WWL>Topics>>06-04 7:30 am Community Matters

06-04 7:30 am Community Matters

Jun 4, 2017|

WWL’s Monica Pierre discusses various community projects and services that benefit the infrastructure of Greater New Orleans.

Related Audio:

  1. 05-28 7:30 am Community Matters

    Audio

    Sun, 28 May 2017

    WWL’s Monica Pierre discusses various community projects and services that benefit the infrastructure of Greater New Orleans.

  2. 05-21-17 7:30 am Community Matters

    Audio

    Sun, 21 May 2017

    WWL’s Monica Pierre discusses various community projects and services that benefit the infrastructure of Greater New Orleans.

  3. 05-14-17 7:30 am Community Matters

    Audio

    Sun, 14 May 2017

    WWL’s Monica Pierre discusses various community projects and services that benefit the infrastructure of Greater New Orleans.

  4. 05-07-17 7:30 am Community Matters

    Audio

    Sun, 7 May 2017

    WWL’s Monica Pierre discusses various community projects and services that benefit the infrastructure of Greater New Orleans.

+

Automatically Generated Transcript (may not be 100% accurate)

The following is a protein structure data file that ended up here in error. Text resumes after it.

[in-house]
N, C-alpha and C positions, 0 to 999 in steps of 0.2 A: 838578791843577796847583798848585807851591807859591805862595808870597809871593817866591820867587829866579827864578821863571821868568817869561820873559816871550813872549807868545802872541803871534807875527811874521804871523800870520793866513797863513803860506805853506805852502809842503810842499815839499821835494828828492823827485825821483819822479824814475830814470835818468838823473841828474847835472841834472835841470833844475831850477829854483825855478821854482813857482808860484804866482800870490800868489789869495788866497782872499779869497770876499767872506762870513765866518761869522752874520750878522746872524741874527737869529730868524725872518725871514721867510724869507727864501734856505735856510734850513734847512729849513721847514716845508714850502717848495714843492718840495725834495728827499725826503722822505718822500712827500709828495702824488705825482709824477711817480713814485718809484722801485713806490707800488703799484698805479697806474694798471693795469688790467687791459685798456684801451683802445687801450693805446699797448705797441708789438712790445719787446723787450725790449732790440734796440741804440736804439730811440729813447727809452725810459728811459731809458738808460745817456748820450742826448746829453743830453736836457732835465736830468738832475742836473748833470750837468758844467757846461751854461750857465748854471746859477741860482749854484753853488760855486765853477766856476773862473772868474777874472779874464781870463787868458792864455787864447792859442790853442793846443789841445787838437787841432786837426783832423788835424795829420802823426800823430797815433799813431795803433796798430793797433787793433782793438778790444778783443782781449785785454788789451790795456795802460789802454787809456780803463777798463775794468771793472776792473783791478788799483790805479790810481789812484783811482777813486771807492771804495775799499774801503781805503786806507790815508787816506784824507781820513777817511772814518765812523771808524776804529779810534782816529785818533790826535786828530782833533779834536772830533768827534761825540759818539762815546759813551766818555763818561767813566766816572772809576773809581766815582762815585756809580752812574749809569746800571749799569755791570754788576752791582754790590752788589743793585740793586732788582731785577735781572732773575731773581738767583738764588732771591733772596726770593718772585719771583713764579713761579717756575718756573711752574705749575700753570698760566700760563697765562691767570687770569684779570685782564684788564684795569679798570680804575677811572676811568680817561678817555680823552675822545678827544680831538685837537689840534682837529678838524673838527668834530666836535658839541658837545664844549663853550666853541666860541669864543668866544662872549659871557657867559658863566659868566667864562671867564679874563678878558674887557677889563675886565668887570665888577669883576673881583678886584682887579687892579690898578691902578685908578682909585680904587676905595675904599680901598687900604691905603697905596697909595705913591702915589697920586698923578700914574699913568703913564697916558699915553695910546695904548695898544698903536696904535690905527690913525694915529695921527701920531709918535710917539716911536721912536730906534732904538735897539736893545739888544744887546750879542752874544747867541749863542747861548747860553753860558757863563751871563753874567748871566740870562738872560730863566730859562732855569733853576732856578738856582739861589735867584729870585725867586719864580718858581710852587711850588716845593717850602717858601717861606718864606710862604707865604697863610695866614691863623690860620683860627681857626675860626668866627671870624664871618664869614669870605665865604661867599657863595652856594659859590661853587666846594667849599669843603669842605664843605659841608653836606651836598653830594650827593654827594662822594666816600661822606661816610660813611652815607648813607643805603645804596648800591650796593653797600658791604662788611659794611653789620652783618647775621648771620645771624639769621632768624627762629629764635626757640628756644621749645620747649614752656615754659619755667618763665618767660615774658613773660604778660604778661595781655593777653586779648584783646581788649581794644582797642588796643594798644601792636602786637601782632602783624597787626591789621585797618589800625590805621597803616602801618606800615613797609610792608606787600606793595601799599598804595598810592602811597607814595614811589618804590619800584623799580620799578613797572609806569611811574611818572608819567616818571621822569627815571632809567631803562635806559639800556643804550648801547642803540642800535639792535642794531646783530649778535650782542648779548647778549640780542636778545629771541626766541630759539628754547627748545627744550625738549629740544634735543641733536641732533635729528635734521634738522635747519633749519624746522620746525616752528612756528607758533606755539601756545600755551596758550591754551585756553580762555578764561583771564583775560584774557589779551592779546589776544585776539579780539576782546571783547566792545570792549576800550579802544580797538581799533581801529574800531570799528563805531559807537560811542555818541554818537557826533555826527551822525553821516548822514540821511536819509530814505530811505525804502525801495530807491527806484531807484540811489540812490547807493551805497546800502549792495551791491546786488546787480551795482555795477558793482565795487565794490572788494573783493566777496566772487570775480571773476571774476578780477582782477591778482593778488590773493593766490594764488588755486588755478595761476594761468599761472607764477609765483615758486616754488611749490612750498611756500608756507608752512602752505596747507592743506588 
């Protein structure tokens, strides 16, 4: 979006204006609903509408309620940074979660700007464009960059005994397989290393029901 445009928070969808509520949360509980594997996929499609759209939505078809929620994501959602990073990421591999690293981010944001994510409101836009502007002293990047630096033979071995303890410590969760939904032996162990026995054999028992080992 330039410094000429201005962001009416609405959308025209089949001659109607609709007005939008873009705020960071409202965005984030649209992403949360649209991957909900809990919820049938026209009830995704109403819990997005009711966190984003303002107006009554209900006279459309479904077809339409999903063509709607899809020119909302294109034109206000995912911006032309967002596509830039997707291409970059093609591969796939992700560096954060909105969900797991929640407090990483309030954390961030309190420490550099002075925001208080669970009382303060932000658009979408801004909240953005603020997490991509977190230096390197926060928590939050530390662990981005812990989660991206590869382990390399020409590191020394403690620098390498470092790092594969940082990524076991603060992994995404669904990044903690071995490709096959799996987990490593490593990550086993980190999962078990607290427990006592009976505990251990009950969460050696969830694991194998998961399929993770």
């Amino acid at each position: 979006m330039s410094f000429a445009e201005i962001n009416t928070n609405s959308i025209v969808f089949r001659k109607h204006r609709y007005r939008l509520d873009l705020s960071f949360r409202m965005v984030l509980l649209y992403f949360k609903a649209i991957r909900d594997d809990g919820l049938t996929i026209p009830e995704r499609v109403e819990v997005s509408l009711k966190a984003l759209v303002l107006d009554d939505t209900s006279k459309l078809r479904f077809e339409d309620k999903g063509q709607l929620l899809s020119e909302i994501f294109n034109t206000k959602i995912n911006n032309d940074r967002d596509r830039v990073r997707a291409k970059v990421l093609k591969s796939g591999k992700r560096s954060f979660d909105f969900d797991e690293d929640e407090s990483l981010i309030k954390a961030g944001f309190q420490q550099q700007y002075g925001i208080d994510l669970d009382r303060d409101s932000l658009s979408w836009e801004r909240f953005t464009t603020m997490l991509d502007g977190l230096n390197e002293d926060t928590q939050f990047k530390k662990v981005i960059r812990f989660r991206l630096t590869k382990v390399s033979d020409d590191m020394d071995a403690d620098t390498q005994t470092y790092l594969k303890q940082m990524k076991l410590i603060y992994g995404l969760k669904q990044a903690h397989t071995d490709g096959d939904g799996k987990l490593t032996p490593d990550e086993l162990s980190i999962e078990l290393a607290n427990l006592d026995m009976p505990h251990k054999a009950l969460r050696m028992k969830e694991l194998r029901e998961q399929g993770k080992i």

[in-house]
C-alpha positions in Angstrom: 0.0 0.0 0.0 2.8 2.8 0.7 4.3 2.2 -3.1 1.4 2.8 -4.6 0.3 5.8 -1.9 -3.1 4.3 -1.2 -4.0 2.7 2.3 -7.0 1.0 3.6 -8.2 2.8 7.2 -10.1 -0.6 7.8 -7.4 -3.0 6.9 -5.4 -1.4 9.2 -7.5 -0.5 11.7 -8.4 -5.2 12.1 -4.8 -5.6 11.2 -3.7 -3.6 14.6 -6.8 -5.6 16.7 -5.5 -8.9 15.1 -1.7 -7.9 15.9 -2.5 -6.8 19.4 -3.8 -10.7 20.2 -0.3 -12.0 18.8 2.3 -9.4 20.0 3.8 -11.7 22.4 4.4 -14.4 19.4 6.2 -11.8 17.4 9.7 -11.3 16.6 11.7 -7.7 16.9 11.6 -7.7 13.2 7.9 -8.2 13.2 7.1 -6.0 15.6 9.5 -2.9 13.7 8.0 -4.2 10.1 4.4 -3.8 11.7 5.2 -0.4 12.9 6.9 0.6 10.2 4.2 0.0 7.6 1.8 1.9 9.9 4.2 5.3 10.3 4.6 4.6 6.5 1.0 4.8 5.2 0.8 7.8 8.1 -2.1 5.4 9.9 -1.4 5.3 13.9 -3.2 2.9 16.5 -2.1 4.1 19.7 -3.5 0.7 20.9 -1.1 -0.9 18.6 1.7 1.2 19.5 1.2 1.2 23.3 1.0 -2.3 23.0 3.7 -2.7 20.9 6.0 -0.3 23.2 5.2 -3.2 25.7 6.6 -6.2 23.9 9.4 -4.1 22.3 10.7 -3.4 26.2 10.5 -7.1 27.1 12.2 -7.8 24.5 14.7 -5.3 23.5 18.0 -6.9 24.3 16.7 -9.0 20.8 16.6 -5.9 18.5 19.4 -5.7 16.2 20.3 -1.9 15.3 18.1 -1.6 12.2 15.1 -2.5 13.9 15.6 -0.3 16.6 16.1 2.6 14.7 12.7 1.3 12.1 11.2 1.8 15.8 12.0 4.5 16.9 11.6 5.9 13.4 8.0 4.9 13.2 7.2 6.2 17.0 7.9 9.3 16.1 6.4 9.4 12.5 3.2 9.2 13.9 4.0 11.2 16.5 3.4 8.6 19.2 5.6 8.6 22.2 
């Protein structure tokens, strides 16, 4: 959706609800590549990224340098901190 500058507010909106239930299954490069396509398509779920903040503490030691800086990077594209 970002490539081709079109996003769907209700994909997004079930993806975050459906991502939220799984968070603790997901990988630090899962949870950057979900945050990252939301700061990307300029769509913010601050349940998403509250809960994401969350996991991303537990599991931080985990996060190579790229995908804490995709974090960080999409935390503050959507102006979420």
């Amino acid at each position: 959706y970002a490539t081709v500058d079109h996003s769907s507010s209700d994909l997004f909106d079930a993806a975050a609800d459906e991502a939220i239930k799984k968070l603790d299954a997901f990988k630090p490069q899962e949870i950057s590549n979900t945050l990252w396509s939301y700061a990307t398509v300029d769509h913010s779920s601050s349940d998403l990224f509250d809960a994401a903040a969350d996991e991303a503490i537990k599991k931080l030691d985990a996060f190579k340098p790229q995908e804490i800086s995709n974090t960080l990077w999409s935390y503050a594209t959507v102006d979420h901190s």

Good Sunday welcomed you can go to thank you so much for joining us today I mean a vote on the coming up it's more than just the. Creation and bones spirit this experiment. Prostitution. Is going. Details on the historic New Orleans election exhibition on the city's bond on red light district. An injury after the closing the story bill. And yeah. An exciting time we think it's. More on efforts to reform the prison them in Louisiana. A century after the closing of stories they'll be historic New Orleans election has pieced together the remnants of New Orleans is buying gone red light district in a new exhibition called. Story bill in the Adams and music don't need to talk about it are Eric's the firth historian of the exhibition of the historic New Orleans collection. And Pamela Arsenault author of guide books to sit and the blue book of stories build New Orleans. Good morning thank you both for being with that thinking you like what are we began century after the closing the story of bill. Why is this exhibition so interest being for so many let's begin with you Pamela. Well it's it's more than just about the creation of the vice district this experiment in the control of prostitution and other forms of vice. A hundred years ago it's also a study of a neighborhood. And the music the clubs. The as well as the brothels that led to the rise of new form of music. They describe. What they were all kinds of sounds going on this period one of the predominant popular form at the time was ragtime. But there were a core of musicians in New Orleans who were working in the braunfels. But on their off time they were experimenting with Cink patients new sounds new kinds of chord progression. What would eventually become known as jam as our exhibition not only. Commemorates. The closing of the story build district and this experiment came to an end. With a legal ordinance. That ended the district on November 12. 1917. But this also commemorates the release of the first recorded. Japan's. Music. Jazz is so associated with New Orleans and with story bill but we want to emphasize with our exhibition that. There were many kinds of forms of music going on in the district. Who bet that's part of what this exhibition soul now. So Eric as the story an exhibition curator and kind of walk us through lead analyst and a great job so. Take me through what will see. Sure absolutely had left you. We you know have broken up this base into a few different teams are chapters we wanna orient the visitor. Which reduce the maps and kind of give them a timeline. In in our tax panels of the period we're talking about historical. Is open from 189018. And 1917 the the original ordinance is passed an eight and seven that's about a twenty year period we talk about some of the larger brothels. That world would have been on base in street. Custom house survivor bill. Common and who was there who was working there are some of the more prominent and Adams we also have a a wonderful map of the whole neighborhood and see concede. Com where those brothels or were some of these smaller. Houses of prostitution words from the even smaller cribs. We talk about the music in the brothels this would have been different in the music in the clubs. Announced we give you an introduction into those sound to his plane there what they were playing. And then we talk about the music in the rest of the neighborhood. The clubs the different bands there that were there the band leaders. In the popular music and we and we finish it off with a discussion of how story bill ended in kind of what. Came after in that area in and Howell the district lingers on in our popular memory and then of course we also have a section. Dedicated to people who books of story of bill which you know as you mentioned Campbell is that we are very proud to say the our author I say for this or or or those collection of guidebooks to sin thank you honorable yeah you're welcome it looks a story bill. So there really would guidebooks dissent yet and I'll let Pamela you there. Just fascinating did you need need a guidebook but yet tell us about the guidebook that says well. Our new publication. That you mentioned guidebooks to send the blue book's story build New Orleans. It is an annotated deadly art graffiti it turns out we have a very large number of these little guide books. And they listed the houses of prostitution. And they were also directories to women who worked in the district. But beyond that there are also advertisements. For goods and services of interest to men. The new aerial disease cures. Liquor cigar. Believe it or not mineral waters. Champagne. All of these services. Are our marketing the district as an entertainment destination. Again we're we're trying to emphasize that story bill was more than just the elaborate braunfels. And the prostitution. These guidebooks. Actually marketed the entire area as a place where tourists. And mailed Taurus of course to go debt thing to hear the news sounds. To relax have a good time it's sort of the beginning of establishing New Orleans has. A good time placed ago. Of the blue books were produced pretty much on an annual basis. Released around horrible time. In anticipation. Of more visitors coming in and New Orleans was being touted by city fathers as a winter tourist destination. And within that these little blue book's. We're promoting the district. Four and then hosting facility. So wind and it all changes come to an end under the laws changed but so basically what was going on that the people wrong woke up one day said that we shouldn't have this anymore because this is this and this is wrong. No it hit and it wasn't that it would then again it was a problem. And story bill was a means of trying to control the problem. When story bowl was created the idea was to. Gather up all the prostitutes. And have them stay in one. A geographical location. They didn't have to live there but they could only ply their trade. In a certain geographic area which came to be known this story bill or the district. As time went on during this twenty year period. Attitudes changed. There was a rising middle class there was. The progressive error moralist. Who did not want to contain. Prostitution they wanted to eradicate it. And they were seeing that. A red light districts such as the story bill. Was not actually containing the ultimate problem which was venereal disease. So it it was determined that. A red light districts were ineffective. In this trying to control both prostitution. And disease. And as of the United States. Came nearer to entering World War I and it was discovered that recruits were already infected. It was determined that. This experiment. This ineffective. Experiment had to come torn. We're joined by a panel Arsenault author about the guidebooks to send the blue book the story of bill in New Orleans. As well as scary exe for earth and the New Orleans collections a historian an exhibition curator. So what do the dates and how can is it mostly for local you think of the be interested in story bill ours is something that Taurus once. What they come here would like to see. I think absolutely both. There for locals Hampshire everyone in the city has heard. The name story goal you know about you probably know something about the music that's going on around the turn of the century and an absolutely would recognize some of the musicians. In the exhibition guys like. General Morton. Who played there we mentioned Louis Armstrong. Who grew up in the uptown or black story of old neighborhood and played some in both districts. Tom King Oliver there's some other names I think people Earl will recognize and will be. Excited to learn more deeply about a subject they may have heard in passing. Or has that cache yeah yeah absolutely and and I think out of town visitors are gonna be. Excited to see some of those same names as well and be able to place them within. New Orleans and see where they started their careers and in where they you know in the case of someone like Armstrong grew up and you know our I have the feeling as Pamela said this is kind of the beginning of the of new worlds is a destination city winter tours some city. In. You know a place known for its adult entertainment. From which lingers on and I I have the feeling that people from around the country and you know we have a number of international visitors to our going to. Be excited to learn more about about that time I hope they are in so far so good that they exhibition opened. Come on on Wednesday. April April 5 so we've been open it just a couple of weeks. From indigo runs through December 2. That's at 410. Charters street open 930 to 430 Tuesday through Saturday. Opened doors there's no mom no feet succumb and walked through the exhibition so. Gonna be at the on the Williams resource center exactly yes but Hewitt at something when about. You know whose interest is. You know all century later. Certainly the district has influenced filmmakers we have. The shooting script and a poster from the 1978. Louis Malle film pretty baby there's very little left of story felt that holding area was bulldozed. In the 1930s and early forties for the construction of the article housing project. Which in turn has been torn down as well. But there are a few architectural fragments that we have on display we have the fantastic. Glass trends some. That came from mahogany hall Lulu white's famous brothel. And we have a mirror panel from Jozy Arlington is mirrored music and ballroom. The elaborate mentions that exist that are part of the the legend of this district and I think people will be interest in seeing. Those few ephemeral things that have gone the blue books are part of that too they're part of the few tangible. Programme notes of historical does. It makes your work as trying to piece together in this history because so much was lost two history. When you did guidebooks to send the blue book the story of el nuance and you had the blue books but there was and challenging trying to. To bring all this back to life. Who else but it was something that I really got into as a librarian and these guidebooks are sort of deadly graphic aspect of the sex trade. So it. Whilst very interesting absolutely any bless the worst about where Eric people can learn more the social media all you reps. I absolutely our website is www. H and sociedad orgy. I'm so it it'll have information is to. When the exhibit is open in our our daily hours all of that so. Go there if you if you'd like to learn more. About the show elect has said it's Tuesday through Saturday 930 to 430 in the way threes or senator for ten charter street. We wearing a lot of hats on to Pamela because you're also a curator of the exhibition as well co curator Eric and with John Lawrence or director of programs. Also want to mention our web site also includes links to our Shaw. And our publications department and people can go there and purchase guidebooks to send as well as other. Publications that are. Institution has produced over the past years. Will they always see the title is is part of the Yahoo! deal lord's going integration idol you soma big people of being with those camera Arsenault has grown they are deeper. They actually having. Talking this time about criminal justice reform and they joined by mr. Flozell Daniels the CEO and president. A foundation for Louisiana. Was they'll thank you for being with Good Morning America thinks enemy there's been so much dialogue over the years about prison reform especially in Louisiana. An overview of where we go on right now. You know it's it's an exciting time we think it's a moment in history first you have the incredible reforms that are being pushed here in the city of New Orleans. We produce the goods local GO rate historically over the last six or seven years. And you see the municipal bail reform and see reform happening at the jail. You see other kinds of things happening. And now we have and with the leadership of governor John Della woods. Are promoted by a resolution set forth by representative Walt. That has recommended. A suite of bills that are now being set forth in the legislature. That gives us the state a historic opportunity. As to repair the harm that the criminal justice system is done families. To create a situation when communities can be made more safe. And that gives us a chance to save money. Hundreds of millions of dollars Monica in ways that we can reinvest in families and communities again to make us safer. To make families strong growth to make communities more close. And a return on our investment as tax and actual return and your investment and it's an excellent point you make. One of the things we tell people as we have spent billions of dollars on things that don't pork. And we would never allow that than any other arena housing. Economic development. You would be calling it corruption you would be saying I'm a tax Payer. You're spending hundreds of millions and billions of dollars on things and actually don't work. How would we do that answer this is our chance that's a really precept of the fact that we've been doing that bond we have a real opportunities to. Talk about an overview of some of these there's another several of them but in a nutshell for the average person listening are someone who's experienced the criminal justice system. The latest today what was some of both but pulled changes look like. Well this some critical things one that can be found that was the majority of people coming back into prison. Recidivism NC college. Well folks who having a probation and parole technical violations often. Not able to pay their fees and able to get the job because of having been imprisoned. I mean other economic challenges may be committing low level Clarence. I think having to do with violence. It's so there cycling in and out so UC's sound. I legislation and changes that took on a promote from. Investments and probation and parole. Making sure that that system has the resources to help people really be successful. Connecting them with the parents of services that they need. You also going to see apple way of legislative change if we're successful. Looking at non violent offenders and making sure. That when that sending people to prison and who we don't need to sent to prison that we have rehab being the so call habitual offender. Law that many district attorney's abuse part of what we're trying to do was tell truths about what's been happening without being disrespectful to our partners and friends. And so we've been working with prosecutors in DA's the truth is there and in some ways are struggling. To look at the change they still believe that you know status quo and what we've been doing this working. Even though Monica we spent ten months looking at evidence that tells us it's not working. Have to keep communities safe seat and as he bills the do or don't work on work on those issues you gonna see legislation and people accident Danny. Martini that I am really allows us to look at another critical issue and that is the sentences. Of people who should be eligible for parole. I'm this is not a freeing anyone at the drop of the Daryn this is actually just making sure that we are following. The leader of states like Texas states like Florida states like Georgia states like Mississippi and Alabama. None of them as soft on crime with a doing now is being smaller car and South Carolina. They've done justice reinvestment we you're seeing double digit dips in crime. And in their cost they're able to reinvest. And help families in communities be safer and that's what we wanna be able to. We talking about criminal justice reform our guest is fulfilled Daniels CEO and president of foundation for a Louisiana. A lot of talk about the recent rally has but how does the foundation for Louisiana. This particular our organization come to big. Some really lucky and I get to run an organization. That really stands at the intersection. A civic leadership public policy. Community development finance and so we were founded as the Louisiana disaster recovery foundation. And what we've learned over that time mannequin as we helped communities and communities helped us. I'm helped them. In rebuilding housing in small businesses and stoking the local economies and really are investing in people's ability to participate democracy. Planning and things of that nature. What we learned is our best opportunity is to do a couple of things one is to invest in leadership. In a way that identifies the best opportunity. Of people there's families in their communities to be economically strong. To be able to participate in democracy. And and be able to influence public policy so that we can have Penske or change. The other thing that we learned. And that would deeply committed to. From an equity and inclusion perspective. Is making sure that all Louisiana and have a chance to remove barriers. That are keeping them from living the high quality of life in achieving the American dream. It won't surprise you that because Louisiana's most incarcerated state in the union. In the most across route place in the world per capita. Our prison system in the criminal justice system at large. Is keeping tens of thousands. Of really aren't high quality individuals. I'm having access to the opportunity to get jobs to get housing to get education. I'm and we are really around incentivized. To be a part of that so I get the opportunity. Because the organization supports me to serve in the civic capacities. And we get to make small grants and partnership opportunities. With mission critical nonprofits and organizations. That removing that that mission or. Although you talked about incarceration rate not only in this country but around the world give us an example of what that looks like well you know. It's at its niche sting thing we are thirteen times higher than China. Five times higher than Iran are far higher than anywhere else in the US and its whom we tell people that. We get legislators say to us this session I didn't know as much as we've been talking about China we talk about Russia we talk about these places and you go on you know. Those people that we don't we play over there we don't live that list civilized and this is what we do wrong and we've gotten ourselves into a trap Monica. And it's an enormous financial system. This is an uncomfortable thing that people don't write to talk right. But that thousands of jobs attached to the system state line and its people really do him feel like well if you change something may be. That would destabilize. My job you know my wife's job you know we've gotten into this thing which can do with this legislation in these reform packages. Is say it's time for us to our mind. This trouble that we've gotten ourselves into and we can reinvest those resources and create jobs in other ways that actually help of Louisiana fans. Imagine that recently there was a rally in south about the rally what was the response to what happened after that the rally was amazing I've been doing Paulus who worked more than twenty years. There more than 500 people who came from across the state New Iberia Shreveport Munro Baton Rouge. Lake Charles New Orleans you name it. And all of them I'm feeding the kind of profile. On this amazing collection. This partnership. Of cross sector folks who have been working on this they were. Are people of faith. The or business people. And grassroots activists and advocates. You people who themselves have been imprisoned on live had family members in prison they were college students we saw. A bus full of dilly university students there. It's great to see them students from LSU and other places. And they were all they have to see really something really powerful and that is this is our time. One of the speakers on who spoke after me ousted if you referenced this biblical notion of being their furry. Rank in the doesn't matter whether your personal faith and he really spoke to this idea. That like the leaders who came before us whether it's the civil rights movement. Women suffered sharp. You need greet changes. In America that have created opportunities for people this is our chance. Be not afraid we have the data in the evidence to prove. With the right path this we have mission critical leaders who showing them from places we've never seen before. We have certainly seen members of the black caucus and at the more progressive members. Who we now have conservative business people. With the right on crime folks making major investments and being really sincere. As it comes to the table to talk about what these reforms look like we have members of faith community. Black white monitor young old upstate and downstate. Saying this is that time and O'Malley was really. Exemplified. The spirit of really moving this legislation and in this historic moment for. It was similar to a kick off rally that the capital absolutely so any other plans so and the need to be monitoring the bills that will be making their way through the legislative process you've got to believe in what we're asking our friends near and far. At two do you particularly with folks who've had experiences are level we have thinking. About what they think this reform can look like to improve their communities. To reach out to legislators. In their homes places to support this legislation. Really ask them to support the justice reinvestment package. It all goes together it is meant as you say it's not only save money. We start doing things that harm families and communities it will allow us to invest that money into things that will make communities safer. Reduce recidivism. Reduce our prison population. And allow us to be small. And Iran are. And would also impact on the future employment opportunity to people who go through the criminal justice that's. Oh absolutely one of the things that we are excited about. Is this legislation and are all about reps and that it won't. Into proven strategies some of that will be 4 I am 21 century permission control efforts and really make sure people have support systems. Some of that Monica will support partnerships. With the workforce commission with health and hospitals. With the department of families and in children Swedish make sure people have as many supports is necessary. That's what matters. We learned from the Pew Research Center who's been staffing the saffron helping this peacock who. An and quite frankly keeping us out about partisan sort of positions to make sure we was staying focused on on the data. At the most critical time is that first 72 hours. When people get released it they can get the supports it they have somewhere to go that safe. They have family systems and nonprofit networks and other places that are gonna help them. Sort of reenter society. That's our best opportunity we hope to make sure that those resources are reinvested in those. I'm proven proven strategies. And to make sure we get that done. Talking about criminal justice reform our guest this Flozell Daniels the CEO and president of foundation for Louisiana. Final thoughts what should both listening today other than contacting their lawmakers and the but should we be doing all in the average. The average person should be asking itself a critical question. And this is something that we have been thinking about deeply for years Monica since I'm 46. As a second remember we've been saying. Crime is a problem right and we should be tough on car. And it has been the mantra it has been what folks who say it repeatedly so much so that we believe it. Even know we now know it's not true. And so would people should be asking their local legislators. The district attorneys. Who police chiefs and ambulances. Why can't we change. If what we're doing. Hasn't worked. It's created the highest level of incarceration. And was too worried about crime. Maybe we should do something different we can look at the strategies employed that's South Carolina and Texas and Alabama and other places. How do we found create the kind of investments that make our communities safer. And allow us to be more humane and fear indecent. Louisiana people of good people. There's no reason why we should be incarcerated to agree terms higher than people in the states would no different we could people. In the system should treat them like good people and for people that a dangerous we have provisions for the none of this legislation is going to upend our ability to deal with violent. Offenders it just creates space for us to invest in what we know where you for being with with the day. It is the. Beginning of June and by our area it means the beginning of the 2017. And Atlantic hurricane season. Area officials encouraging everyone to be attentive. Make sure you have a plan and they'll wait until the last minute to get your batteries and water and all of your rations keeping fingers crossed but just in case. Area officials are urging all of us not become a place. That is I feel for today thank you so much for joining us until next time enjoy this Sunday and the rest of your week.